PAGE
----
You simply can’t find a better time capsule for the disco age than Pop Idols and the Disco Scene which ran from 1976 to 1970 in Sunday newspapers. Each week, Stan Drake and Brendan Boyd brought you everything from disco steps to pop star biographies right next to your Doonesbury and Wizard of Id. Here is a sampling from the grand old year of 1979. Enjoy.
Historic events are catalogued in this Sunday’s edition: Cheryl Lynn is discovered on The Gong Show and “Dance Fever” is about to premier. I don’t know about you, but Deney Terrio’s show was a must-watch in the Yeoman Lowbrow household.
I’d say Sylvester’s characterization as the “sassiest” male vocalist is pretty apt. However, I’m more interested in those battery powered disco shoes – sure to make you the center of attention at your local discotheque.
A bit odd to see something so disco-centric focus on the Allman Brothers. The 1970s were nothing if not eclectic – it wouldn’t be strange at all to catch a Sabbath concert one week and KC & the Sunshine Band the next. Your average 8-track collection could contain both The Allman Brothers and the Commodores , and there was nothing wrong with that.
It just seems impossibly bizarre that The Roaches are featured in the Sunday funny pages. Suffice it to say, it was an interesting time.
I love how they’re called “Dave Roth” and “Edward Van Halen”, and I never knew Van Halen owed their start to Gene Simmons’ good will. This comic is pure gold.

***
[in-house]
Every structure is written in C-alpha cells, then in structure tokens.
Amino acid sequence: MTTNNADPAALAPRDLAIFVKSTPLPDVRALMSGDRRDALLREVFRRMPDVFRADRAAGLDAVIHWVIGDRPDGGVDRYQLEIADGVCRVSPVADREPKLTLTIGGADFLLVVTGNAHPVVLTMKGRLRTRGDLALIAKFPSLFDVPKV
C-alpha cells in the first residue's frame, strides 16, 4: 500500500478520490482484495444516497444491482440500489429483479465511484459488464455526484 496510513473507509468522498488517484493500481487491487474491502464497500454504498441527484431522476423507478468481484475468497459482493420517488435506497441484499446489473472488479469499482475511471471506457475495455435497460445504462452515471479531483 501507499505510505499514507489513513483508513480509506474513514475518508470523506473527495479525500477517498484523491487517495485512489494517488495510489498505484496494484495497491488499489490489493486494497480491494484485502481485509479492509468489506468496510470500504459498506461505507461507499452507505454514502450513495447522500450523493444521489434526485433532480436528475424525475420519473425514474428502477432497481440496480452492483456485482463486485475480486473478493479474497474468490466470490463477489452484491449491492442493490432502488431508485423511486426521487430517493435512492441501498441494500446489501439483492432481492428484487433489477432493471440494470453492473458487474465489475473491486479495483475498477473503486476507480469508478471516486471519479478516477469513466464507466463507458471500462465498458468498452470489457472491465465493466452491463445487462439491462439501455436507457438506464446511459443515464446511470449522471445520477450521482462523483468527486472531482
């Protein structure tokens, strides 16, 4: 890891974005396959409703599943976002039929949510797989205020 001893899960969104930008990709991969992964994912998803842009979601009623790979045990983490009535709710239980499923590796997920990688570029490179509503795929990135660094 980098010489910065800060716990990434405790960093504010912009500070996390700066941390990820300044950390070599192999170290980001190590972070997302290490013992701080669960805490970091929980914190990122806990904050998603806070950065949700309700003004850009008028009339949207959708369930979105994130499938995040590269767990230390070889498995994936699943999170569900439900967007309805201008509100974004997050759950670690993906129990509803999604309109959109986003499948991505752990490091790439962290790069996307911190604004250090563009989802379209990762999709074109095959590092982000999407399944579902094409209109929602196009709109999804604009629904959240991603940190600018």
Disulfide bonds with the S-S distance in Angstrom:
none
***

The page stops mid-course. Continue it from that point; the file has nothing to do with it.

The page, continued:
Interesting how Michael and Jermaine are basically put on equal footing as the two breakout solo artists of the group. I’m unfamiliar with the Jackson’s summer replacement series for adults – anyone remember this?
Teddy Pendergrass bought Mike Douglas’ house? File this under “unimportant yet oddly fascinating news”.
In which we learn that rising star, Tim Curry, is forgoing his acting career in favor of being a rock star.
Before we go, a word about Stan Drake, the illustrator for these comics (I have no clue about Brendan Boyd, the writer). Stan Drake’s work was everywhere in the 1950s-70s- appearing in adverts, pulp magazines and even comic books (ex. She-Hulk) before landing the gig of illustrating the Blondie comics in 1984. He is the man behind the strip The Heart of Juliet Jones (a romantic serial strip you probably have never heard of, but was fairly popular in the 1950s). He did a lot of golfing illustrations for books and magazines (ex. Golf Digest) and was an avid golfer himself. It seems a bit odd that this guy would be providing illustrations of Foreigner and Kansas, but I’d say he did an admirable job. Stan Drake RIP 1997.
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